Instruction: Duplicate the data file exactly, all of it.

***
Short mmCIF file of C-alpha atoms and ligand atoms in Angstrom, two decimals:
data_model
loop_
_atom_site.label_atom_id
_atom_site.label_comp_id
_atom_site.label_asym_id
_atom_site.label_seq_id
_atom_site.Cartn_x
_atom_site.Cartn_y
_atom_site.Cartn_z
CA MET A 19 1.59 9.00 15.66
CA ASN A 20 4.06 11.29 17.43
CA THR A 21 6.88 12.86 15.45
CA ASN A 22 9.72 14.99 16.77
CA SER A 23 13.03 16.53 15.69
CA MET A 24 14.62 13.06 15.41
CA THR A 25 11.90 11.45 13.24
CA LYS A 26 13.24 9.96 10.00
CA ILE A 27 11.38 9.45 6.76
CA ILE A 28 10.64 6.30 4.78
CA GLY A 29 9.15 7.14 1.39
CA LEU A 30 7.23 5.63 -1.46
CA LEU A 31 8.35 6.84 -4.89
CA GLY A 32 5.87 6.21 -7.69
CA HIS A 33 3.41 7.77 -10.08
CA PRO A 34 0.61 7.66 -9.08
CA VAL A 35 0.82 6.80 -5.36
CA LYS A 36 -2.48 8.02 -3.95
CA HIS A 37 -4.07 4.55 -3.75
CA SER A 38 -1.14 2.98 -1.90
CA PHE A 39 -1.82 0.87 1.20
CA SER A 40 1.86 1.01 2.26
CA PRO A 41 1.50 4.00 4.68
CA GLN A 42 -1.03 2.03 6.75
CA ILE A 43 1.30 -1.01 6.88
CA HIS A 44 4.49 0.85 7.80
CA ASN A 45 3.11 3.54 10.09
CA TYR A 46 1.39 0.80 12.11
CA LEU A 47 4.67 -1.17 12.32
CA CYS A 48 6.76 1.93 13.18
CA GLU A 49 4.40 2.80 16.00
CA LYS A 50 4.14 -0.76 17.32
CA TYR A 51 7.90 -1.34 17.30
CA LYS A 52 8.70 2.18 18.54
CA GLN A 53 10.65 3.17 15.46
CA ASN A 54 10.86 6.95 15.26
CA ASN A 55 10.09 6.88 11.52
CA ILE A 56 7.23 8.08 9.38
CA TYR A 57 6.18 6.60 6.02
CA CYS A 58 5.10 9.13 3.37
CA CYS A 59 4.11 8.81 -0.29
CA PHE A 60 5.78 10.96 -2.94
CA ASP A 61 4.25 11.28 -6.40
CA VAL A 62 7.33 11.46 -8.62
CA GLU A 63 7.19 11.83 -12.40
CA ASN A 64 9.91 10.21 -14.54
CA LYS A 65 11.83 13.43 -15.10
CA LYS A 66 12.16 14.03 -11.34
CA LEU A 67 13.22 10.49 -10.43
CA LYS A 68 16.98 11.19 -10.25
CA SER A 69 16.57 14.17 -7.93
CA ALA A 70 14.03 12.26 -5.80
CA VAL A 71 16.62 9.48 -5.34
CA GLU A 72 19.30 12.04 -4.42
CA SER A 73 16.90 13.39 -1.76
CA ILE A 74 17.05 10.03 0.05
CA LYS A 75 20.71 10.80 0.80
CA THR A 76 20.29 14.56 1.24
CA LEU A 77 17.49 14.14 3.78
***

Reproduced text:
Short mmCIF file of C-alpha atoms and ligand atoms in Angstrom, two decimals:
data_model
loop_
_atom_site.label_atom_id
_atom_site.label_comp_id
_atom_site.label_asym_id
_atom_site.label_seq_id
_atom_site.Cartn_x
_atom_site.Cartn_y
_atom_site.Cartn_z
CA MET A 19 1.59 9.00 15.66
CA ASN A 20 4.06 11.29 17.43
CA THR A 21 6.88 12.86 15.45
CA ASN A 22 9.72 14.99 16.77
CA SER A 23 13.03 16.53 15.69
CA MET A 24 14.62 13.06 15.41
CA THR A 25 11.90 11.45 13.24
CA LYS A 26 13.24 9.96 10.00
CA ILE A 27 11.38 9.45 6.76
CA ILE A 28 10.64 6.30 4.78
CA GLY A 29 9.15 7.14 1.39
CA LEU A 30 7.23 5.63 -1.46
CA LEU A 31 8.35 6.84 -4.89
CA GLY A 32 5.87 6.21 -7.69
CA HIS A 33 3.41 7.77 -10.08
CA PRO A 34 0.61 7.66 -9.08
CA VAL A 35 0.82 6.80 -5.36
CA LYS A 36 -2.48 8.02 -3.95
CA HIS A 37 -4.07 4.55 -3.75
CA SER A 38 -1.14 2.98 -1.90
CA PHE A 39 -1.82 0.87 1.20
CA SER A 40 1.86 1.01 2.26
CA PRO A 41 1.50 4.00 4.68
CA GLN A 42 -1.03 2.03 6.75
CA ILE A 43 1.30 -1.01 6.88
CA HIS A 44 4.49 0.85 7.80
CA ASN A 45 3.11 3.54 10.09
CA TYR A 46 1.39 0.80 12.11
CA LEU A 47 4.67 -1.17 12.32
CA CYS A 48 6.76 1.93 13.18
CA GLU A 49 4.40 2.80 16.00
CA LYS A 50 4.14 -0.76 17.32
CA TYR A 51 7.90 -1.34 17.30
CA LYS A 52 8.70 2.18 18.54
CA GLN A 53 10.65 3.17 15.46
CA ASN A 54 10.86 6.95 15.26
CA ASN A 55 10.09 6.88 11.52
CA ILE A 56 7.23 8.08 9.38
CA TYR A 57 6.18 6.60 6.02
CA CYS A 58 5.10 9.13 3.37
CA CYS A 59 4.11 8.81 -0.29
CA PHE A 60 5.78 10.96 -2.94
CA ASP A 61 4.25 11.28 -6.40
CA VAL A 62 7.33 11.46 -8.62
CA GLU A 63 7.19 11.83 -12.40
CA ASN A 64 9.91 10.21 -14.54
CA LYS A 65 11.83 13.43 -15.10
CA LYS A 66 12.16 14.03 -11.34
CA LEU A 67 13.22 10.49 -10.43
CA LYS A 68 16.98 11.19 -10.25
CA SER A 69 16.57 14.17 -7.93
CA ALA A 70 14.03 12.26 -5.80
CA VAL A 71 16.62 9.48 -5.34
CA GLU A 72 19.30 12.04 -4.42
CA SER A 73 16.90 13.39 -1.76
CA ILE A 74 17.05 10.03 0.05
CA LYS A 75 20.71 10.80 0.80
CA THR A 76 20.29 14.56 1.24
CA LEU A 77 17.49 14.14 3.78